Sound meditation is a way of beginning your meditation by focusing on a calming, ambient music. Chimes, native american flutes, and singing bowls are some suggestions. To practice sound meditation, focus all of your attention just on what you are hearing to help you to quiet your mind.
Chakra Meditation is currently one of my favorites. If you are part of my Facebook group, you know that we recently completed a series of live videos and posts focused on aligning and awakening all seven chakras. To practice chakra meditation, you focus on one of the seven chakras of the body (“centers of energy”). Each chakra has visualizations and mantras associated with it. If you want to learn more about chakra meditation, keep an eye on our Good Life 4 U page for a video course that we have in the works.
Gazing meditation is done by fixing the gaze on an external object like a candle. You focus on the object with your eyes open and your gaze relaxed. Then you close your eyes and visualize the flame. Gazing meditations train your brain to be better at both concentration and visualization.
This form of mindfulness meditation is about concentrating on the space, or gap, between your thoughts to get you into contact with creative energy. Think about the gap like the silence between musical notes. I read a wonderful book by Wayne Dyer that details this practice. It is called "Getting In the Gap", and I recommend it if you want to learn more (clicking on the title will take you to amazon through my affiliate link).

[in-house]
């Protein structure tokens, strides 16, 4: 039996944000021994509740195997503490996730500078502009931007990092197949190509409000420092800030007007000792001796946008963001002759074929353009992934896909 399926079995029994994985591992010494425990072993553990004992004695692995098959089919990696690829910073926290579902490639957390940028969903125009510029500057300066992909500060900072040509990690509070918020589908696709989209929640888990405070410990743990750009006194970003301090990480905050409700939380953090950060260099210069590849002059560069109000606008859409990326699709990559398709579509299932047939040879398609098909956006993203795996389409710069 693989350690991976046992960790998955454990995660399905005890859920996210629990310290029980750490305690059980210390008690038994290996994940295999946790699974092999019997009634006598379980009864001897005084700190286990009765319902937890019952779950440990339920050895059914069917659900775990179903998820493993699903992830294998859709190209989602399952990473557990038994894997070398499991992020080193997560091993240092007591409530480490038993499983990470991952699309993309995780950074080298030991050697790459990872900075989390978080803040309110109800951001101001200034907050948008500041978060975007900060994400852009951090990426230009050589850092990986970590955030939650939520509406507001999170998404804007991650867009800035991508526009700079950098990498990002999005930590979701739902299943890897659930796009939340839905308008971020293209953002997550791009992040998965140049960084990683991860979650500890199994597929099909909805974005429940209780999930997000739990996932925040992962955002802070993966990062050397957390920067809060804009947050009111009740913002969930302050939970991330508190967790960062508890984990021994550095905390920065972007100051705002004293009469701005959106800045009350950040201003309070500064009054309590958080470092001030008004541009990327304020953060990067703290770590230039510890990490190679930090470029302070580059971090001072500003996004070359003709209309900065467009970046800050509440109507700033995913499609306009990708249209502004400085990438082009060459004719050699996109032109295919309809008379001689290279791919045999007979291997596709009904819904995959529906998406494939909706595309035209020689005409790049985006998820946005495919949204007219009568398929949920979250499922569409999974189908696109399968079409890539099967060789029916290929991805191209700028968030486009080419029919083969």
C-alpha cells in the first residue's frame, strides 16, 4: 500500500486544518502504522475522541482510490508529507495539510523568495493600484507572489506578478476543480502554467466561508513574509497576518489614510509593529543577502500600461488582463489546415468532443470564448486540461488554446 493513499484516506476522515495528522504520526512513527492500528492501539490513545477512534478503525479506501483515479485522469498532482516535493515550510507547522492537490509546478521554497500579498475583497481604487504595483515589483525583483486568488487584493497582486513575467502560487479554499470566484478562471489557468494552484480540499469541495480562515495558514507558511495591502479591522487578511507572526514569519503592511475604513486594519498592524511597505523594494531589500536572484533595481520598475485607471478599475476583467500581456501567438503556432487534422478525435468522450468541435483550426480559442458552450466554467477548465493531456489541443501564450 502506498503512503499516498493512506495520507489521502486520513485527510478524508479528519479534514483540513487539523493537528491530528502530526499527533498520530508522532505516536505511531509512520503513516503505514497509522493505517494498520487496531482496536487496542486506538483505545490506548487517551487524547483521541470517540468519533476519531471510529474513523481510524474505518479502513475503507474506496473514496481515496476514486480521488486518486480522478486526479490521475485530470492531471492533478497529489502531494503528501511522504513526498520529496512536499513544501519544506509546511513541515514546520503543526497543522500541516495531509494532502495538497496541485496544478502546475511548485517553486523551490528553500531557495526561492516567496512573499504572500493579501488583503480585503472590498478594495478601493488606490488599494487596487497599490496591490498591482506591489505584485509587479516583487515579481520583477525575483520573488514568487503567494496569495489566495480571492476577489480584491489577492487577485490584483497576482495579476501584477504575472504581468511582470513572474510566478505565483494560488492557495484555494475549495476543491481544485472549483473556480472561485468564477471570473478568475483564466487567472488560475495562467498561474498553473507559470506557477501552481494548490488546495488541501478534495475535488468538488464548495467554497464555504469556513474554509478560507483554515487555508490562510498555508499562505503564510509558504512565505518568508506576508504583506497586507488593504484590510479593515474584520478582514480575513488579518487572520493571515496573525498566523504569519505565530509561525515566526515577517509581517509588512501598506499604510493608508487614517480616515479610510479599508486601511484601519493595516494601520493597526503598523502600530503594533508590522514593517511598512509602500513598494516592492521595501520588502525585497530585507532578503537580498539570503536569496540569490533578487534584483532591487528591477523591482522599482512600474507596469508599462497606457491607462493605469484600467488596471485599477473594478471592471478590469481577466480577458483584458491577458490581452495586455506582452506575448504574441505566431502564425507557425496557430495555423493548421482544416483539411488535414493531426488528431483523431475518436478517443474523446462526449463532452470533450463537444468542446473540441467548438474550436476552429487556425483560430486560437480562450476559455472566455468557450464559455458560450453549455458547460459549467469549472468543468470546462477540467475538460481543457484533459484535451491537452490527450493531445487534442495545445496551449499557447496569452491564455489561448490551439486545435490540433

Guided Meditation is a fairly new concept, and an easier way to start a meditation practice. You can find guided meditations based in any of the meditation methods we have discussed. Guided Meditations can be especially helpful to keep you from distractions. Meditation has the power to change any aspect of your life and I recommend you experiment with many methods.
The hands-down best kind of meditation is the one that works for you. You should enjoy your practice and feel different in body and mind when you're finished.
My suggestion? Meditate every day as if your life depends on it. Click here for a list of reasons to begin a meditation practice today!
Marcy Vogler is a lifestyle makeover coach, personal trainer, and mother of three. Marcy is passionate about helping women make over their lives from the inside out. To learn more about the courses Marcy offers, check out our parter website at www.thegoodlife4u.club. For daily inspiration, join Marcy's Facebook Group: Love Your Day, Love Your Life.